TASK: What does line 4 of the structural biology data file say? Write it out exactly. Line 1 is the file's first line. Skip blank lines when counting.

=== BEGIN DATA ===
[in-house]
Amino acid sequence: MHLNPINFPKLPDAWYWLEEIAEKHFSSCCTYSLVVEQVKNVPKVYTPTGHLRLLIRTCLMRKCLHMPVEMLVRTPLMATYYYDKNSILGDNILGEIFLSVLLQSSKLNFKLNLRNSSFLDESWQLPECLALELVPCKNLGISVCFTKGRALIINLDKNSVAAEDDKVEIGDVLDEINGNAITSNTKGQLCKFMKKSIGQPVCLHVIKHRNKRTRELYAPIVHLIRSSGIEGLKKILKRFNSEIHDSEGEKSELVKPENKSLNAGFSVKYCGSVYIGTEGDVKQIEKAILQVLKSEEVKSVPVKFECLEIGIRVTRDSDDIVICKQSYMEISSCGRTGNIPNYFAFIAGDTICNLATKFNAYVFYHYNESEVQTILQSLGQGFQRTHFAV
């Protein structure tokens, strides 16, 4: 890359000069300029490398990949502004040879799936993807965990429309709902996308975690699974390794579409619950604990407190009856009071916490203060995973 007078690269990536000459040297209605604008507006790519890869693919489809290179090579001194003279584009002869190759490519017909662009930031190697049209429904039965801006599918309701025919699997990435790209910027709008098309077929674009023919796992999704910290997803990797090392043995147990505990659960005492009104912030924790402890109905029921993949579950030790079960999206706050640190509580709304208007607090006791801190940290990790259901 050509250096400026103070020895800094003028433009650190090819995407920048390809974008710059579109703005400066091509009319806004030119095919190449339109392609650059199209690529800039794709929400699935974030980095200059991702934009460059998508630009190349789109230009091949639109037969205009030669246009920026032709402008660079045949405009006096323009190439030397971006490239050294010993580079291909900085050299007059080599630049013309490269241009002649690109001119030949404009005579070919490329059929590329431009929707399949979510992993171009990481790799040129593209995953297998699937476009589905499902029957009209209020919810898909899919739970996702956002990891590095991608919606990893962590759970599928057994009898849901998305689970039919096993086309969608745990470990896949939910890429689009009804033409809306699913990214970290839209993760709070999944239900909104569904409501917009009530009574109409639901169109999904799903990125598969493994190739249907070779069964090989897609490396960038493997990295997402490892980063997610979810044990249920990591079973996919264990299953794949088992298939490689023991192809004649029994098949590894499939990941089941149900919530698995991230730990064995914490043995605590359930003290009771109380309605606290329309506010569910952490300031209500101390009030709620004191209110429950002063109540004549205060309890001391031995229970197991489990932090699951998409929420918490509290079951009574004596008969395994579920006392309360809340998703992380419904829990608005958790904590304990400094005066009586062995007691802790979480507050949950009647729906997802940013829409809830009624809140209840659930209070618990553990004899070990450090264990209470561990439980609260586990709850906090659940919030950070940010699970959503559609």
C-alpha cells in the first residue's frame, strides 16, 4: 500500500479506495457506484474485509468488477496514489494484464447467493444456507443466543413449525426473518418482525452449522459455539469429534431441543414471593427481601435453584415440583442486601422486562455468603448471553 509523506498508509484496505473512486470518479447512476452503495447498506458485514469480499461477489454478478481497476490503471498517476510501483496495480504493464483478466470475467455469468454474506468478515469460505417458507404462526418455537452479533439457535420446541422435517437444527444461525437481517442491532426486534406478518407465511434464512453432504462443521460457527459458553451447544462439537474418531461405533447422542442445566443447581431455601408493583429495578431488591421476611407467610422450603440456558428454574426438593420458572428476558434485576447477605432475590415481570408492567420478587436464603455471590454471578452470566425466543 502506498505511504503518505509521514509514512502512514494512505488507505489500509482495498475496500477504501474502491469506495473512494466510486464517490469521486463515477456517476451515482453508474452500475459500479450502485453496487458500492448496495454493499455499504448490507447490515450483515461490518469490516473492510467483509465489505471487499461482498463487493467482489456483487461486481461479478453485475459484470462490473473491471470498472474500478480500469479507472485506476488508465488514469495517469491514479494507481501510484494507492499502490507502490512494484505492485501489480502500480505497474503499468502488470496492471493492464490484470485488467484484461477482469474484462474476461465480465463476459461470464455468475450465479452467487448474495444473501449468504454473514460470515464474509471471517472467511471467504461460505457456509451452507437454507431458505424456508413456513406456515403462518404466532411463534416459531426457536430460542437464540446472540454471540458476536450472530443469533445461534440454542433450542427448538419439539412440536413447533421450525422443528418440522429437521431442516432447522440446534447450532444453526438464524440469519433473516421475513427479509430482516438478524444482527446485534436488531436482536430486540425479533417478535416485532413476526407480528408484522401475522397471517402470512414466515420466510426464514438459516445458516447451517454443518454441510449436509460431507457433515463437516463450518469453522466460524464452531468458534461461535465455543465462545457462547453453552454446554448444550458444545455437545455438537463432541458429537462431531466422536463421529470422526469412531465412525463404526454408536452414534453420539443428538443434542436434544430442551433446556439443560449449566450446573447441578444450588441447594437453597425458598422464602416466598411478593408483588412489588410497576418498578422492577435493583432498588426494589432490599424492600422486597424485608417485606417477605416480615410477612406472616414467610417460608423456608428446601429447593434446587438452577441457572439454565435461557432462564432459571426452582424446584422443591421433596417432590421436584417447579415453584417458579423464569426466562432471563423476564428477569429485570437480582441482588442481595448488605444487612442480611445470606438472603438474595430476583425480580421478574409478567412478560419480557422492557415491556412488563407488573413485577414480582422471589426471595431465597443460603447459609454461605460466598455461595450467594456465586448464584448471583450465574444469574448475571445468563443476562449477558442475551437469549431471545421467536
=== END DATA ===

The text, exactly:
C-alpha cells in the first residue's frame, strides 16, 4: 500500500479506495457506484474485509468488477496514489494484464447467493444456507443466543413449525426473518418482525452449522459455539469429534431441543414471593427481601435453584415440583442486601422486562455468603448471553 509523506498508509484496505473512486470518479447512476452503495447498506458485514469480499461477489454478478481497476490503471498517476510501483496495480504493464483478466470475467455469468454474506468478515469460505417458507404462526418455537452479533439457535420446541422435517437444527444461525437481517442491532426486534406478518407465511434464512453432504462443521460457527459458553451447544462439537474418531461405533447422542442445566443447581431455601408493583429495578431488591421476611407467610422450603440456558428454574426438593420458572428476558434485576447477605432475590415481570408492567420478587436464603455471590454471578452470566425466543 502506498505511504503518505509521514509514512502512514494512505488507505489500509482495498475496500477504501474502491469506495473512494466510486464517490469521486463515477456517476451515482453508474452500475459500479450502485453496487458500492448496495454493499455499504448490507447490515450483515461490518469490516473492510467483509465489505471487499461482498463487493467482489456483487461486481461479478453485475459484470462490473473491471470498472474500478480500469479507472485506476488508465488514469495517469491514479494507481501510484494507492499502490507502490512494484505492485501489480502500480505497474503499468502488470496492471493492464490484470485488467484484461477482469474484462474476461465480465463476459461470464455468475450465479452467487448474495444473501449468504454473514460470515464474509471471517472467511471467504461460505457456509451452507437454507431458505424456508413456513406456515403462518404466532411463534416459531426457536430460542437464540446472540454471540458476536450472530443469533445461534440454542433450542427448538419439539412440536413447533421450525422443528418440522429437521431442516432447522440446534447450532444453526438464524440469519433473516421475513427479509430482516438478524444482527446485534436488531436482536430486540425479533417478535416485532413476526407480528408484522401475522397471517402470512414466515420466510426464514438459516445458516447451517454443518454441510449436509460431507457433515463437516463450518469453522466460524464452531468458534461461535465455543465462545457462547453453552454446554448444550458444545455437545455438537463432541458429537462431531466422536463421529470422526469412531465412525463404526454408536452414534453420539443428538443434542436434544430442551433446556439443560449449566450446573447441578444450588441447594437453597425458598422464602416466598411478593408483588412489588410497576418498578422492577435493583432498588426494589432490599424492600422486597424485608417485606417477605416480615410477612406472616414467610417460608423456608428446601429447593434446587438452577441457572439454565435461557432462564432459571426452582424446584422443591421433596417432590421436584417447579415453584417458579423464569426466562432471563423476564428477569429485570437480582441482588442481595448488605444487612442480611445470606438472603438474595430476583425480580421478574409478567412478560419480557422492557415491556412488563407488573413485577414480582422471589426471595431465597443460603447459609454461605460466598455461595450467594456465586448464584448471583450465574444469574448475571445468563443476562449477558442475551437469549431471545421467536